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The easiest way to remove vomit stains from clothing, furniture or rugs

Got a gross vomit stain to deal with? Thankfully, cleanup is relatively easy with a few simple steps.
/ Source: TODAY

Vomit is definitely one of the more disgusting stains to remove, but once you get past the task at hand, it’s entirely do-able. Here to offer professional advice on cleaning this major mess are four stain-removing pros: Merry Maids cleaning pro Debra Johnson, ServiceMaster Clean’s expert Pete Duncanson, carpet cleaning expert Dean Carter, and William Hadley of Bio-Pro Research.

How to remove vomit from clothing

Johnson uses two household items — baking soda and vinegar or lemon juice — to remove vomit stains from clothing.

  1. The first step is to scrape any solids off the garment.
  2. Dampen the stain with warm water and apply baking soda to the area, enough to cover the stain about 1/4 inch (1/2 cm) thick. The baking soda will absorb the smell and also help lift the stain from the fibers.
  3. Pour lemon juice or vinegar over the stain. The baking soda will begin to fizz. Rub the stain with your fingers or a toothbrush. Try to rub out as much of the stain as possible.
  4. Rinse the baking soda/lemon juice mixture from the clothing with warm water.
  5. Machine wash as usual.
  6. Air dry or, before machine drying, make sure the stain is completely gone; otherwise, the heat from the dryer will set it.

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How to remove vomit from upholstery

Duncanson, offers the following tips for removing vomit from washable upholstery.

  1. Remove as much of the vomit as possible from the material. To help loosen dried vomit and make it easier to remove, spray a small amount of water directly onto the stain.
  2. Sprinkle baking soda directly onto the affected area and let it sit for a few hours. The baking soda will soak up a good portion of the vomit stain over time.
  3. Using a wet/dry vac, vacuum the baking soda off the furniture.
  4. Spray a small amount of water onto the stain, sprinkle the area with baking soda, and allow the second coat of baking soda sit for an additional few hours.
  5. After vacuuming the baking soda, dab club soda onto the entire stain.
  6. Rinse the upholstery by dabbing with a dampened cloth and blotting dry with a clean microfiber cloth (Or, if you have a wet/dry vac, vacuum the club soda from the upholstery.)
  7. If the stain remains, contact a professional upholstery cleaner.

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How to remove vomit from carpets and rugs

Note: Always have silk or wool carpets professionally cleaned.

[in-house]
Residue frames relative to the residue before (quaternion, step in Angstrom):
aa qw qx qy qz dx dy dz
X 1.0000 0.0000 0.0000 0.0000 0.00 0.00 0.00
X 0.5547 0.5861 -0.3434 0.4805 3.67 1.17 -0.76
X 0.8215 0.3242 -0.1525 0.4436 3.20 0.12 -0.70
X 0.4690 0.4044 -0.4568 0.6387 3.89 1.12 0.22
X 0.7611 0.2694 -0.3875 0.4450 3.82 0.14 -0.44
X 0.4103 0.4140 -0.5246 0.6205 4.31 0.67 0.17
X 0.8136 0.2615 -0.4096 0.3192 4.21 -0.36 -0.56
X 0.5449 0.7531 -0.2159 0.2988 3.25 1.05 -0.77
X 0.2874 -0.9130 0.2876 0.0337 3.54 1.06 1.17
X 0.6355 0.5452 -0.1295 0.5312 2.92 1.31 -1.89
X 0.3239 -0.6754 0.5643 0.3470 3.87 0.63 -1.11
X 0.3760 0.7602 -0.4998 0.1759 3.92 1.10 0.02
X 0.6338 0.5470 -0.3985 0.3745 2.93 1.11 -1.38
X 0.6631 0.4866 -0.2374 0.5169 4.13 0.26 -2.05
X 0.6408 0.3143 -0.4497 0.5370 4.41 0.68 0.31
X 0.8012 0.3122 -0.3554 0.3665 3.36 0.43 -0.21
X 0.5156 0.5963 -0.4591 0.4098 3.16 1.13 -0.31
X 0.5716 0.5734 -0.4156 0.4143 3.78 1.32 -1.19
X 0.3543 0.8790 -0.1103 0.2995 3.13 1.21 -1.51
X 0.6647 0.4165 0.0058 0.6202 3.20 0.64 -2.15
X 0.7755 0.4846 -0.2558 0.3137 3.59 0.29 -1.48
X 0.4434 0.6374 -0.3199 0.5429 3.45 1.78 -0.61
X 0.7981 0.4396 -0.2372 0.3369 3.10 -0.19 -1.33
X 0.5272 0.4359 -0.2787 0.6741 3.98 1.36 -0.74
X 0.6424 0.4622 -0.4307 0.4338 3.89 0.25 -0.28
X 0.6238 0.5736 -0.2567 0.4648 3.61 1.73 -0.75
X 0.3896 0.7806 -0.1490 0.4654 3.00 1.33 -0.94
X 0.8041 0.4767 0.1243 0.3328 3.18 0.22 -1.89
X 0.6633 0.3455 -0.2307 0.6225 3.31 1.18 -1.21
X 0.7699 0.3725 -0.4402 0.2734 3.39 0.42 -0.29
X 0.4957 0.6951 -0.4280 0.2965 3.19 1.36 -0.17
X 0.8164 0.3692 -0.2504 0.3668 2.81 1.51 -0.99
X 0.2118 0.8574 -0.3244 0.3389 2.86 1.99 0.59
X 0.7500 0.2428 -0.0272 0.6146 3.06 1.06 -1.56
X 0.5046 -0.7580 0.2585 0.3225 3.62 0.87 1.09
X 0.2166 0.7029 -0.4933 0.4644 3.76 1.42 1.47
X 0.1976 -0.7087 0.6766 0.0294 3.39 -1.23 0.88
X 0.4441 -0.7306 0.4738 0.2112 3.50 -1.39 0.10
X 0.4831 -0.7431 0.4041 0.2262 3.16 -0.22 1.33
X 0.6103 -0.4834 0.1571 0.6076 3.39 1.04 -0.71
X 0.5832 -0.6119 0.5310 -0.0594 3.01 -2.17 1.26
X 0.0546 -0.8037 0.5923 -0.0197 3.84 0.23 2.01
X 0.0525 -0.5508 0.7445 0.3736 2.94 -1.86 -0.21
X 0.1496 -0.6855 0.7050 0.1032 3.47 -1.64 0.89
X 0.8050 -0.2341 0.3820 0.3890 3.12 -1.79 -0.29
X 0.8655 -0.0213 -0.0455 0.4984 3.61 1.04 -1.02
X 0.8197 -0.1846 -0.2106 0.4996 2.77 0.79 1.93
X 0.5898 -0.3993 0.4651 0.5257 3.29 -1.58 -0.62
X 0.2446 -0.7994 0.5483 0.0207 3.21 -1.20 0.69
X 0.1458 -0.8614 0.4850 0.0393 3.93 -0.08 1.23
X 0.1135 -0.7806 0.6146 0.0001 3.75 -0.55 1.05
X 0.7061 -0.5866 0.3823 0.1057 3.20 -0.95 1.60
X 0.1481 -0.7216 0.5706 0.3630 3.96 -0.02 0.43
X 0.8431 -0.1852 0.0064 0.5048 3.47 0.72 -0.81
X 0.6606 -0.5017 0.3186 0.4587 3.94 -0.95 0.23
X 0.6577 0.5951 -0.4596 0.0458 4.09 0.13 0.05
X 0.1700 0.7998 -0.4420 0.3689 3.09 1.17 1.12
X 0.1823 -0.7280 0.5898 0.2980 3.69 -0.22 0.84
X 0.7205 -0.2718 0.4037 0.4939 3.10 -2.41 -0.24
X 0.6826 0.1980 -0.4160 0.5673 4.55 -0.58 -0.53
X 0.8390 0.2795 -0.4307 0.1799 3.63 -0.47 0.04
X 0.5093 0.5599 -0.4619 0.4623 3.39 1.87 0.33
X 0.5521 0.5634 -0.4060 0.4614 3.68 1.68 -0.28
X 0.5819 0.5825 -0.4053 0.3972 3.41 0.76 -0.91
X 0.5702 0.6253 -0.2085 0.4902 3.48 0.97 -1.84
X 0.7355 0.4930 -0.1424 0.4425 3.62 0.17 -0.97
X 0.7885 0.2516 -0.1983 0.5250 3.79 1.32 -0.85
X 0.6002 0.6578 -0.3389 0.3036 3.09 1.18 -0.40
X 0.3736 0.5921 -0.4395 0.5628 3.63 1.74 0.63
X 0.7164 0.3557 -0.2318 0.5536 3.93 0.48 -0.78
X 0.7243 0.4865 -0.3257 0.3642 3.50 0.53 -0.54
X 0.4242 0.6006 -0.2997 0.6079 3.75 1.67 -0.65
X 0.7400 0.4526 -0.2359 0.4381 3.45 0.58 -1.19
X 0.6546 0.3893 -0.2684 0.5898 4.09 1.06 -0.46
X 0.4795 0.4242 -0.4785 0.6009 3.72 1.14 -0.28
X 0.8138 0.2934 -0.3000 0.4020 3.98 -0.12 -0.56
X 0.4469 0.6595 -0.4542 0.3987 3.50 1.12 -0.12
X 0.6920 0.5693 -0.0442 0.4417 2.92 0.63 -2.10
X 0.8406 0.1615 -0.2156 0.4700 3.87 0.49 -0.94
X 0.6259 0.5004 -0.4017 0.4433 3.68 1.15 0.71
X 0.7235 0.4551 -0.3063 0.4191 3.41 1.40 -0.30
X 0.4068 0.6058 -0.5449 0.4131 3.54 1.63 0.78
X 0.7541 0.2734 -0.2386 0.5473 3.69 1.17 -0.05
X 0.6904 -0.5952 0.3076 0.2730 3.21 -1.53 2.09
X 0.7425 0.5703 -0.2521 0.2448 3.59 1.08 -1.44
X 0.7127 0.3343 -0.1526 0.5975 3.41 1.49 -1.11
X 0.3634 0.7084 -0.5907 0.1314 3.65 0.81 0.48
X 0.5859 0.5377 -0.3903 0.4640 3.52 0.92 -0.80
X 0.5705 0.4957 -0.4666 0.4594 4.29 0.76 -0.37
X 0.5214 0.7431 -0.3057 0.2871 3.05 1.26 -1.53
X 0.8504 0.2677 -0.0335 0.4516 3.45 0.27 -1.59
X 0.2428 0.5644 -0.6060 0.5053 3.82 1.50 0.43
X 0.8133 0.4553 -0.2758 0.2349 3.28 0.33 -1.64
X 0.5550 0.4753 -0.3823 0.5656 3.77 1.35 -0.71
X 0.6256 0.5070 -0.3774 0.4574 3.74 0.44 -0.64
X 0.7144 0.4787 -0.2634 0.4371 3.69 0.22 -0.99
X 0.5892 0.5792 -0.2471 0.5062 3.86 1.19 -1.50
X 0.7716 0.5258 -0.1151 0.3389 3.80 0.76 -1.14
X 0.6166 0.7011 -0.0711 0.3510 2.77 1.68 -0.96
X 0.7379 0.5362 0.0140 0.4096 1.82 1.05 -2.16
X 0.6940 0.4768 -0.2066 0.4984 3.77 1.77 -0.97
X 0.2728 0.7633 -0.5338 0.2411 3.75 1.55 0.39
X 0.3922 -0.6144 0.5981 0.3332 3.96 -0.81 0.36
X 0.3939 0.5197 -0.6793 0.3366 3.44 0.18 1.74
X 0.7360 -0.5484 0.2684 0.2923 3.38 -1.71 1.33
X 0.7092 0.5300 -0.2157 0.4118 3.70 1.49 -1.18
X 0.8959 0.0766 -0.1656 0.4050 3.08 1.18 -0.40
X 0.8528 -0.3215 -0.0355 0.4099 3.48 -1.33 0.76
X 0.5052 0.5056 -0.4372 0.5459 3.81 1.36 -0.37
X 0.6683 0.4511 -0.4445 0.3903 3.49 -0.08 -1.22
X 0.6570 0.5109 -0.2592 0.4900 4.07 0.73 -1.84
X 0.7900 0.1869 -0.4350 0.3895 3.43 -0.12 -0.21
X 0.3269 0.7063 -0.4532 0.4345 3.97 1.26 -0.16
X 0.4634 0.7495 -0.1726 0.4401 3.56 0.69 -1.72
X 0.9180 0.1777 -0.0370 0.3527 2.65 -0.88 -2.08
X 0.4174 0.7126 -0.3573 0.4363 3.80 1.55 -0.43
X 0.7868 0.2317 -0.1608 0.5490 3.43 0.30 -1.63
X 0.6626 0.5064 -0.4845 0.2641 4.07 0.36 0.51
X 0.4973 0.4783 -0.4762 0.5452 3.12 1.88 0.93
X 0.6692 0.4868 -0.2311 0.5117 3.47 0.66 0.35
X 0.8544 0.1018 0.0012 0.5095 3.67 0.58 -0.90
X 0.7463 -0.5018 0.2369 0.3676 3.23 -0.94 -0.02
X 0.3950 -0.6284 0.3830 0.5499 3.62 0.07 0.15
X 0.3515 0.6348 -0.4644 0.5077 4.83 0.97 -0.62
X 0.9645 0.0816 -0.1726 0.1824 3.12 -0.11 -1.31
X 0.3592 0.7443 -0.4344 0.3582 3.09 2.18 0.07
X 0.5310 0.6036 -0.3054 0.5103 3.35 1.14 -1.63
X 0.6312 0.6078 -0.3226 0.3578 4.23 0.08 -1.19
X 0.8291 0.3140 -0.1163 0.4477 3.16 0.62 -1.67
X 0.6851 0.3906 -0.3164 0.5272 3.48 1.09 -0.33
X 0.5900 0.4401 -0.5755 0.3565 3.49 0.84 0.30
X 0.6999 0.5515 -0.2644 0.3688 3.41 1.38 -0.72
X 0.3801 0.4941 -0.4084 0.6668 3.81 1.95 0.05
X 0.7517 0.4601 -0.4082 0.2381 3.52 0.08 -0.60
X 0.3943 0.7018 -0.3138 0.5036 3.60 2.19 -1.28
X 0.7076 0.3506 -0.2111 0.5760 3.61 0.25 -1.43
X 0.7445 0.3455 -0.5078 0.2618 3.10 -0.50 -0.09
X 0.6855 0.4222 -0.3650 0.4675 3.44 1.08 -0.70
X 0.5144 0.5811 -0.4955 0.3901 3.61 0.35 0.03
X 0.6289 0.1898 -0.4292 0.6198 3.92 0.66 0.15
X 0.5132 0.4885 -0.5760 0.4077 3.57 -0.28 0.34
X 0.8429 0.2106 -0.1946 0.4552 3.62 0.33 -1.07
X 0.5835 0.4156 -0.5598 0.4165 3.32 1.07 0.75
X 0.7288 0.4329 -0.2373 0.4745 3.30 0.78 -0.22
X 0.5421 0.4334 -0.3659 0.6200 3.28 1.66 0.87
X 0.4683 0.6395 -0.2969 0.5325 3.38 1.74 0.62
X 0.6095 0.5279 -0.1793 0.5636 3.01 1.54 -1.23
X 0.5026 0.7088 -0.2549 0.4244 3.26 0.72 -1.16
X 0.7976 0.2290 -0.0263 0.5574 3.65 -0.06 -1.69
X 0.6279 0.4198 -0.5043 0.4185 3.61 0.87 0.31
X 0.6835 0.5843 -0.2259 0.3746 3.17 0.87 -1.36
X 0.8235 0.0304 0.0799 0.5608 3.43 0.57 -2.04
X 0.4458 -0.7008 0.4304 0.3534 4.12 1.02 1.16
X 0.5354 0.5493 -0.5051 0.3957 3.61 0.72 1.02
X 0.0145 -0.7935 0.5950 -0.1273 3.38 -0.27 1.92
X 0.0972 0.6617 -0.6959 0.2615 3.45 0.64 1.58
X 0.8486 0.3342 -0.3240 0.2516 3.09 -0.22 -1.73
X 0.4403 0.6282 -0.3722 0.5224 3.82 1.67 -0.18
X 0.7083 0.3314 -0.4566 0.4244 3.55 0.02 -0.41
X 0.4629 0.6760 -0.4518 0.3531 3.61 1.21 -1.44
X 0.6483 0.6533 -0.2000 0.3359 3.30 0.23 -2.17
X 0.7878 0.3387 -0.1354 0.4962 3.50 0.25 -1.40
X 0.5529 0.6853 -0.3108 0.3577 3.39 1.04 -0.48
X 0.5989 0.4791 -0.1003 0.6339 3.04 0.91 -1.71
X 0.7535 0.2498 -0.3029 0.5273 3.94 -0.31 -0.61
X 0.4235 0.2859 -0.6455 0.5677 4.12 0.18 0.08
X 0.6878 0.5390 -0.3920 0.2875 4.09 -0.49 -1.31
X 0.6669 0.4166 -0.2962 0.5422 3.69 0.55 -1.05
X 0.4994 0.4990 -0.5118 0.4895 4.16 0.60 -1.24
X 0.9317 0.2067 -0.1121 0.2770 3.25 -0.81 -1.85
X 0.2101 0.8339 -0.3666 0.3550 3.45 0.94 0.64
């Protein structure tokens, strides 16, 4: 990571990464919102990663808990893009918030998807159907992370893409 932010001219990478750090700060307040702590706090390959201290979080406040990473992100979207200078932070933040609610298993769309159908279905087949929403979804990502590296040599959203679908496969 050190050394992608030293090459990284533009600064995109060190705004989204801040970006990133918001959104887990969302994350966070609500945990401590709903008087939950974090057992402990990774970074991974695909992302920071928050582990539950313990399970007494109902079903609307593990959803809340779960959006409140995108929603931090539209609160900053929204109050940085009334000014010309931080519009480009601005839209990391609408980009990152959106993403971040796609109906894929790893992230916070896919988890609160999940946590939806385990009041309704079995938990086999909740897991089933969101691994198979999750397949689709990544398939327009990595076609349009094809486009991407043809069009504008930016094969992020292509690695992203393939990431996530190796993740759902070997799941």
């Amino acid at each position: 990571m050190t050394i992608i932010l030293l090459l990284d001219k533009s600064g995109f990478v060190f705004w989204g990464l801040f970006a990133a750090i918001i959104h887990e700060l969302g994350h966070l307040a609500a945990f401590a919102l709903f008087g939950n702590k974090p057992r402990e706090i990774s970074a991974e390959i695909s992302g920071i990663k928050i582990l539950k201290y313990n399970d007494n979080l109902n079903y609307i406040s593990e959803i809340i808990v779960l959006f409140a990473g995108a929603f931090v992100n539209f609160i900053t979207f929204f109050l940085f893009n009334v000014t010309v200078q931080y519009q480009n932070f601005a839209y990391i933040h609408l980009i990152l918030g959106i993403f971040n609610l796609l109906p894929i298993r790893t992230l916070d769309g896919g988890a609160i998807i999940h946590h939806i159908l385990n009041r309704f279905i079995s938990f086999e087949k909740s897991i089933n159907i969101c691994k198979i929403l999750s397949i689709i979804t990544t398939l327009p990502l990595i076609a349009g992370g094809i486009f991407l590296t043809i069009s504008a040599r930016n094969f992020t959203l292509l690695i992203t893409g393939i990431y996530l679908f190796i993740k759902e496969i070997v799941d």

There are two methods that warrant mentioning. Depending on the stain you have to clean, one may be better than the other for you.

Method #1

When it comes to a mess of this kind, Dean Carter turns to this easy DIY cleanser.

  1. Carter uses a 50/50 mixture of white vinegar and water. "The vinegar helps with the odor," he says.
  2. Spray enough vinegar/water solution to wet the stain. Do not saturate the carpet.
  3. Let this work for 30 seconds.
  4. Vacuum using a wet/dry vac or blot the stain with a clean dry cloth, soaking up the stain. Replace the cloth as it becomes wet.
  5. Repeat until no more stain is transferred onto the cloth.
  6. If the stain persists, try dabbing it with a solution of 1 teaspoon blue Dawn dish detergent and 1 cup of water.
  7. Blot to remove liquids and vomit residue.
  8. Rinse detergent from stain by dabbing it alternately with a damp cloth and a dry cloth.
  9. Blot to dry.
  10. If the stain persists, call a professional carpet cleaner.

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Method #2

For cleaning pro William Hadley, removing vomit stains from carpet is easiest with professional cleansers and solutions.

  1. Scrape off excess vomit, or use a super-absorbent powder like Zorb-It-Up that will absorb the deposit and turn it into a dry powder that can be swept up.
  2. If you do not have such a powder, use paper towels, or clean white cloth, and press the stain and absorb what liquid remains. Do not rub the nap of the rug.
  3. To neutralize stomach acid that can harm the carpet fibers, apply baking soda diluted with water sparingly to the deposit (no need to “flood “it). Always treat an area approximately 1.5 times the area of the deposit, as the liquid in the vomit will migrate down and outward.
  4. Let it stand 2-3 minutes, then vacuum with a wet/dry vac, or absorb the moisture with paper towels or a clean white cloth.
  5. Apply a biological stain remover, like Urine Off. Cover the area with food wrap so the solution won’t evaporate. Allow it to work overnight.
  6. Apply water to rinse the area and use paper towels or a clean white cloth to absorb the moisture.
  7. Allow the area to air dry.

Note: Don't scrub the nap of the carpet as this can cause “napping” and leave a “fuzzy” looking area.

If a ring appears around the edge of the treated area, this is caused by the soils in the carpet migrating to the outer edge of the treated area. This can be treated by either cleaning the carpet, or cleaning the edge lightly, blending the treated area into the untreated area.